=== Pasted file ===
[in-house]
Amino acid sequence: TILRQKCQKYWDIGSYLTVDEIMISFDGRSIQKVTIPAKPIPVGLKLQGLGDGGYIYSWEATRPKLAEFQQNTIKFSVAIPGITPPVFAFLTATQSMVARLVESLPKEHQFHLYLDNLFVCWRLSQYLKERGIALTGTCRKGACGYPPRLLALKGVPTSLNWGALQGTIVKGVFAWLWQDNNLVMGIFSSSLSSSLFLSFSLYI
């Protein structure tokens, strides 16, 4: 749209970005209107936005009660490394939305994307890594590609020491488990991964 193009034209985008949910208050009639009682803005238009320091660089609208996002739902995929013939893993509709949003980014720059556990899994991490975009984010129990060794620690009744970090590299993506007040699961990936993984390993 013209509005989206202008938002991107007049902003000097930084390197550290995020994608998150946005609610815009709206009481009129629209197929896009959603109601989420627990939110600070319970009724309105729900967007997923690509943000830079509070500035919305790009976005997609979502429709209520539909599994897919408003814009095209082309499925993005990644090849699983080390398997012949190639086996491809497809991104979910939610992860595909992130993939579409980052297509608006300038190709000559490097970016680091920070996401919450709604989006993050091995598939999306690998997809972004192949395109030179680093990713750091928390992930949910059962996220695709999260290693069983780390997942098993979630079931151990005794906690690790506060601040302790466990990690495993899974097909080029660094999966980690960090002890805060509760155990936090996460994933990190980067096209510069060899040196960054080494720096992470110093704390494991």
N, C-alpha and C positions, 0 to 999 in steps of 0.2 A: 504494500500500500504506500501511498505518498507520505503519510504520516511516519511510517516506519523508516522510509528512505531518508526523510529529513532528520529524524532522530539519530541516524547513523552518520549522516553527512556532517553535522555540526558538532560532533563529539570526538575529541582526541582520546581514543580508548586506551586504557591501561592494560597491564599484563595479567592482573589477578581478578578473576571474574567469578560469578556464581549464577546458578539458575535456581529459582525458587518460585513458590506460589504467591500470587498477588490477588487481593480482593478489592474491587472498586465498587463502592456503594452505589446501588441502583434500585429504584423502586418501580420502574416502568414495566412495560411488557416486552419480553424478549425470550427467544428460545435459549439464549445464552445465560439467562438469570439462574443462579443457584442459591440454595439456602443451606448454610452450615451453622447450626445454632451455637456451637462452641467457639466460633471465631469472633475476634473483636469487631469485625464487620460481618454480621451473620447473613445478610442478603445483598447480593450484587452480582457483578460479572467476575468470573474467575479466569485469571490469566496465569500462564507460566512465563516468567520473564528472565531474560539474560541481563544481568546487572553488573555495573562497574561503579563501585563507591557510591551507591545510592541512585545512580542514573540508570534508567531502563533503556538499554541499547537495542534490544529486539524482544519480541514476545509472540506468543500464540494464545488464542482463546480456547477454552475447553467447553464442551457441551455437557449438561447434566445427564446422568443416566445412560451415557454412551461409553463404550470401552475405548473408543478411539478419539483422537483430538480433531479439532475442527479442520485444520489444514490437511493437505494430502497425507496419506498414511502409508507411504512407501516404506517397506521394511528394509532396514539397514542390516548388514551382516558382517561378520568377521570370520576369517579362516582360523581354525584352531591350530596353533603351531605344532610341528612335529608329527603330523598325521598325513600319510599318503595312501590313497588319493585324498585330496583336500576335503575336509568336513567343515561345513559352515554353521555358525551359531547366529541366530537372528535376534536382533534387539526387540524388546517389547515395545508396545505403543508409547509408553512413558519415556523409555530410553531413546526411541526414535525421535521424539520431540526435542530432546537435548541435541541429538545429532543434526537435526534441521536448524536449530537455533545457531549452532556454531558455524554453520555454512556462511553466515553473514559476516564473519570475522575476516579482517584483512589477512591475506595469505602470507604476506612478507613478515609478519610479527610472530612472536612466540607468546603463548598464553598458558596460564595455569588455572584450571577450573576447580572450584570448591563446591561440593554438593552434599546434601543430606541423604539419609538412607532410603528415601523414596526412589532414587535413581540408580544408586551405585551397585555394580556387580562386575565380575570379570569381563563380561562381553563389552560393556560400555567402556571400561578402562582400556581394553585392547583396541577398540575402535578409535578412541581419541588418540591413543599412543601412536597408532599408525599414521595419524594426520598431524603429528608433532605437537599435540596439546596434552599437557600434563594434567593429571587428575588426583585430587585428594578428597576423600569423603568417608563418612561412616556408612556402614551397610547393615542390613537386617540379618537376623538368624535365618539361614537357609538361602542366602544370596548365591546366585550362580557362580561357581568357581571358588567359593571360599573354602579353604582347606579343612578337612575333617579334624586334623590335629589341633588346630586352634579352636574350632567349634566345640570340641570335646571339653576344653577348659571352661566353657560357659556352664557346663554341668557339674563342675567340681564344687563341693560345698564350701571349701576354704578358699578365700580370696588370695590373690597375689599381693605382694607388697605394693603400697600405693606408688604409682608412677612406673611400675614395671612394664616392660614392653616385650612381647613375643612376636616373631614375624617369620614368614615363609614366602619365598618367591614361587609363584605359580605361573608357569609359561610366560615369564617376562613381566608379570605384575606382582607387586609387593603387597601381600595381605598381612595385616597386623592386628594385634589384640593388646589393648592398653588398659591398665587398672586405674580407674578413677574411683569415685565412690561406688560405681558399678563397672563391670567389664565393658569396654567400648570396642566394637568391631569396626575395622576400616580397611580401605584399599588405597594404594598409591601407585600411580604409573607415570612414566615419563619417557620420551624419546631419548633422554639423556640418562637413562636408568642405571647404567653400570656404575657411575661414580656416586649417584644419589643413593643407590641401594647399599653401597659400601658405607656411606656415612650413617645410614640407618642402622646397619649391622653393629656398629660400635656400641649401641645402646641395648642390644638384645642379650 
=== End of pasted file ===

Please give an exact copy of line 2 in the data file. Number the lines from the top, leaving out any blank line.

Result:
Amino acid sequence: TILRQKCQKYWDIGSYLTVDEIMISFDGRSIQKVTIPAKPIPVGLKLQGLGDGGYIYSWEATRPKLAEFQQNTIKFSVAIPGITPPVFAFLTATQSMVARLVESLPKEHQFHLYLDNLFVCWRLSQYLKERGIALTGTCRKGACGYPPRLLALKGVPTSLNWGALQGTIVKGVFAWLWQDNNLVMGIFSSSLSSSLFLSFSLYI